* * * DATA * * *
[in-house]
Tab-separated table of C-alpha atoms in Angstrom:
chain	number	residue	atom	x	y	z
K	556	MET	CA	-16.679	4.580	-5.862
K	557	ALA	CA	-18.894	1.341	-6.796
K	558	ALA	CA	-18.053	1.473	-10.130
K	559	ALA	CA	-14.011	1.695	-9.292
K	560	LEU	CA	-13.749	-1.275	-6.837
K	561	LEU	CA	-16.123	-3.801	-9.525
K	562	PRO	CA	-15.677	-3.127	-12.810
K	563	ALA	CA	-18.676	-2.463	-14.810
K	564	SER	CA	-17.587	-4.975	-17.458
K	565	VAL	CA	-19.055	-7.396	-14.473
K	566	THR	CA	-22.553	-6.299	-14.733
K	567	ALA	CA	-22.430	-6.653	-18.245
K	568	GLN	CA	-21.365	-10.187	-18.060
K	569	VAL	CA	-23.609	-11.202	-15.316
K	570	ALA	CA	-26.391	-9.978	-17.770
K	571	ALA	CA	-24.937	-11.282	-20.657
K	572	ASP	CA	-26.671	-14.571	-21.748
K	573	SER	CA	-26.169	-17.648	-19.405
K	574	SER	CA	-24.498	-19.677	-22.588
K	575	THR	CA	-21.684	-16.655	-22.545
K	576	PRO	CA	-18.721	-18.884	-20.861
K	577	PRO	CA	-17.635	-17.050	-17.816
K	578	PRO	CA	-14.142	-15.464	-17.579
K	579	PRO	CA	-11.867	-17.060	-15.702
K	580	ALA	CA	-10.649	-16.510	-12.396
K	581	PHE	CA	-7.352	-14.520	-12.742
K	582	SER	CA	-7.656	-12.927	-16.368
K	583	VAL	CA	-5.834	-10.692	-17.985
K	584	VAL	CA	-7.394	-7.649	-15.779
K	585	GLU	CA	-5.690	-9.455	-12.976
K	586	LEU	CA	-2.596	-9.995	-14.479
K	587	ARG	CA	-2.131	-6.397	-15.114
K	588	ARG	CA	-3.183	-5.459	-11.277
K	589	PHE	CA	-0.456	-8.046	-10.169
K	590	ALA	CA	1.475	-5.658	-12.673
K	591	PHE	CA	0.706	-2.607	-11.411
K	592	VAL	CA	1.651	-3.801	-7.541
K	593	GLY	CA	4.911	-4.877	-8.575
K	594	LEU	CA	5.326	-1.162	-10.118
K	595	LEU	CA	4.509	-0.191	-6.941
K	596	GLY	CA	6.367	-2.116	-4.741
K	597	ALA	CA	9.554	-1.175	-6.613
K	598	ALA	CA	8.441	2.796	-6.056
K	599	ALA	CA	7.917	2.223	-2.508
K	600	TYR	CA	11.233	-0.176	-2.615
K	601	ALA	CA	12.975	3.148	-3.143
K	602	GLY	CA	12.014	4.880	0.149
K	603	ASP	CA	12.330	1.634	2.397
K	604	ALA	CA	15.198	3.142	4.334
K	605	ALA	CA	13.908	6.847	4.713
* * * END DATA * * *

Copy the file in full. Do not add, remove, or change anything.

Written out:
[in-house]
Tab-separated table of C-alpha atoms in Angstrom:
chain	number	residue	atom	x	y	z
K	556	MET	CA	-16.679	4.580	-5.862
K	557	ALA	CA	-18.894	1.341	-6.796
K	558	ALA	CA	-18.053	1.473	-10.130
K	559	ALA	CA	-14.011	1.695	-9.292
K	560	LEU	CA	-13.749	-1.275	-6.837
K	561	LEU	CA	-16.123	-3.801	-9.525
K	562	PRO	CA	-15.677	-3.127	-12.810
K	563	ALA	CA	-18.676	-2.463	-14.810
K	564	SER	CA	-17.587	-4.975	-17.458
K	565	VAL	CA	-19.055	-7.396	-14.473
K	566	THR	CA	-22.553	-6.299	-14.733
K	567	ALA	CA	-22.430	-6.653	-18.245
K	568	GLN	CA	-21.365	-10.187	-18.060
K	569	VAL	CA	-23.609	-11.202	-15.316
K	570	ALA	CA	-26.391	-9.978	-17.770
K	571	ALA	CA	-24.937	-11.282	-20.657
K	572	ASP	CA	-26.671	-14.571	-21.748
K	573	SER	CA	-26.169	-17.648	-19.405
K	574	SER	CA	-24.498	-19.677	-22.588
K	575	THR	CA	-21.684	-16.655	-22.545
K	576	PRO	CA	-18.721	-18.884	-20.861
K	577	PRO	CA	-17.635	-17.050	-17.816
K	578	PRO	CA	-14.142	-15.464	-17.579
K	579	PRO	CA	-11.867	-17.060	-15.702
K	580	ALA	CA	-10.649	-16.510	-12.396
K	581	PHE	CA	-7.352	-14.520	-12.742
K	582	SER	CA	-7.656	-12.927	-16.368
K	583	VAL	CA	-5.834	-10.692	-17.985
K	584	VAL	CA	-7.394	-7.649	-15.779
K	585	GLU	CA	-5.690	-9.455	-12.976
K	586	LEU	CA	-2.596	-9.995	-14.479
K	587	ARG	CA	-2.131	-6.397	-15.114
K	588	ARG	CA	-3.183	-5.459	-11.277
K	589	PHE	CA	-0.456	-8.046	-10.169
K	590	ALA	CA	1.475	-5.658	-12.673
K	591	PHE	CA	0.706	-2.607	-11.411
K	592	VAL	CA	1.651	-3.801	-7.541
K	593	GLY	CA	4.911	-4.877	-8.575
K	594	LEU	CA	5.326	-1.162	-10.118
K	595	LEU	CA	4.509	-0.191	-6.941
K	596	GLY	CA	6.367	-2.116	-4.741
K	597	ALA	CA	9.554	-1.175	-6.613
K	598	ALA	CA	8.441	2.796	-6.056
K	599	ALA	CA	7.917	2.223	-2.508
K	600	TYR	CA	11.233	-0.176	-2.615
K	601	ALA	CA	12.975	3.148	-3.143
K	602	GLY	CA	12.014	4.880	0.149
K	603	ASP	CA	12.330	1.634	2.397
K	604	ALA	CA	15.198	3.142	4.334
K	605	ALA	CA	13.908	6.847	4.713